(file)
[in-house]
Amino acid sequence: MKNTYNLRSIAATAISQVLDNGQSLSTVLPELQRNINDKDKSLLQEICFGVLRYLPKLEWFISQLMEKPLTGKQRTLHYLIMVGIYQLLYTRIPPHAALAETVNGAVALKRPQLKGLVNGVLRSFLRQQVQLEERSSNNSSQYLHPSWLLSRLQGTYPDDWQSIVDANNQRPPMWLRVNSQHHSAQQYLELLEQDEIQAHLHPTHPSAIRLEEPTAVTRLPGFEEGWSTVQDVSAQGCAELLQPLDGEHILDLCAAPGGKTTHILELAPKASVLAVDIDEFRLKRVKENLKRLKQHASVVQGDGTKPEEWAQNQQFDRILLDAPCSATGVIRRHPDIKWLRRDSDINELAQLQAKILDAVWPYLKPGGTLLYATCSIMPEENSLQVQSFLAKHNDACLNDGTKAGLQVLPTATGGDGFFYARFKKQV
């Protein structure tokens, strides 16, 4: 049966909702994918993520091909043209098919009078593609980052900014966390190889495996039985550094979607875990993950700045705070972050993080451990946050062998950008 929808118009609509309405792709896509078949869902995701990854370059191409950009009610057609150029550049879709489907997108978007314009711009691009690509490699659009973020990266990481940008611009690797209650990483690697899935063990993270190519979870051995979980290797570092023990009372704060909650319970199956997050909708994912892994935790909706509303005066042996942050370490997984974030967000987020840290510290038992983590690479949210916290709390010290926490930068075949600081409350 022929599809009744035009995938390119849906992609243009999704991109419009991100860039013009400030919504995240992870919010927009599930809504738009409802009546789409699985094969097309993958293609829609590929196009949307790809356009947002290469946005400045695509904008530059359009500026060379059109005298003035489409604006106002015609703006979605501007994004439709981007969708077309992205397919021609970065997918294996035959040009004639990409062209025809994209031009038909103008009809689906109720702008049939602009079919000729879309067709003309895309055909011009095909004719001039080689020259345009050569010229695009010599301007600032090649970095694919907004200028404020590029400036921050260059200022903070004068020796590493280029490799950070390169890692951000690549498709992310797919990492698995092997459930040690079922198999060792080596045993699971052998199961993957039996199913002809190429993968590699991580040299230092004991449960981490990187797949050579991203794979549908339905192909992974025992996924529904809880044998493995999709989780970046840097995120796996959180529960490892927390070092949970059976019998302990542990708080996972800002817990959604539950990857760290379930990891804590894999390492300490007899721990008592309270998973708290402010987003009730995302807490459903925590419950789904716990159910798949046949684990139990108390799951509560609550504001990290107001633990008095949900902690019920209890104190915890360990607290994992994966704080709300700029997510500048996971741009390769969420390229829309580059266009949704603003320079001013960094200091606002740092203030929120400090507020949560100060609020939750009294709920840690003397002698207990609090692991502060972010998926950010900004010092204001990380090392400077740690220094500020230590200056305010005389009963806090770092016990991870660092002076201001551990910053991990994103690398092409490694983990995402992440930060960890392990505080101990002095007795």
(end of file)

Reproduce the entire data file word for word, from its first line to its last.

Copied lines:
[in-house]
Amino acid sequence: MKNTYNLRSIAATAISQVLDNGQSLSTVLPELQRNINDKDKSLLQEICFGVLRYLPKLEWFISQLMEKPLTGKQRTLHYLIMVGIYQLLYTRIPPHAALAETVNGAVALKRPQLKGLVNGVLRSFLRQQVQLEERSSNNSSQYLHPSWLLSRLQGTYPDDWQSIVDANNQRPPMWLRVNSQHHSAQQYLELLEQDEIQAHLHPTHPSAIRLEEPTAVTRLPGFEEGWSTVQDVSAQGCAELLQPLDGEHILDLCAAPGGKTTHILELAPKASVLAVDIDEFRLKRVKENLKRLKQHASVVQGDGTKPEEWAQNQQFDRILLDAPCSATGVIRRHPDIKWLRRDSDINELAQLQAKILDAVWPYLKPGGTLLYATCSIMPEENSLQVQSFLAKHNDACLNDGTKAGLQVLPTATGGDGFFYARFKKQV
């Protein structure tokens, strides 16, 4: 049966909702994918993520091909043209098919009078593609980052900014966390190889495996039985550094979607875990993950700045705070972050993080451990946050062998950008 929808118009609509309405792709896509078949869902995701990854370059191409950009009610057609150029550049879709489907997108978007314009711009691009690509490699659009973020990266990481940008611009690797209650990483690697899935063990993270190519979870051995979980290797570092023990009372704060909650319970199956997050909708994912892994935790909706509303005066042996942050370490997984974030967000987020840290510290038992983590690479949210916290709390010290926490930068075949600081409350 022929599809009744035009995938390119849906992609243009999704991109419009991100860039013009400030919504995240992870919010927009599930809504738009409802009546789409699985094969097309993958293609829609590929196009949307790809356009947002290469946005400045695509904008530059359009500026060379059109005298003035489409604006106002015609703006979605501007994004439709981007969708077309992205397919021609970065997918294996035959040009004639990409062209025809994209031009038909103008009809689906109720702008049939602009079919000729879309067709003309895309055909011009095909004719001039080689020259345009050569010229695009010599301007600032090649970095694919907004200028404020590029400036921050260059200022903070004068020796590493280029490799950070390169890692951000690549498709992310797919990492698995092997459930040690079922198999060792080596045993699971052998199961993957039996199913002809190429993968590699991580040299230092004991449960981490990187797949050579991203794979549908339905192909992974025992996924529904809880044998493995999709989780970046840097995120796996959180529960490892927390070092949970059976019998302990542990708080996972800002817990959604539950990857760290379930990891804590894999390492300490007899721990008592309270998973708290402010987003009730995302807490459903925590419950789904716990159910798949046949684990139990108390799951509560609550504001990290107001633990008095949900902690019920209890104190915890360990607290994992994966704080709300700029997510500048996971741009390769969420390229829309580059266009949704603003320079001013960094200091606002740092203030929120400090507020949560100060609020939750009294709920840690003397002698207990609090692991502060972010998926950010900004010092204001990380090392400077740690220094500020230590200056305010005389009963806090770092016990991870660092002076201001551990910053991990994103690398092409490694983990995402992440930060960890392990505080101990002095007795």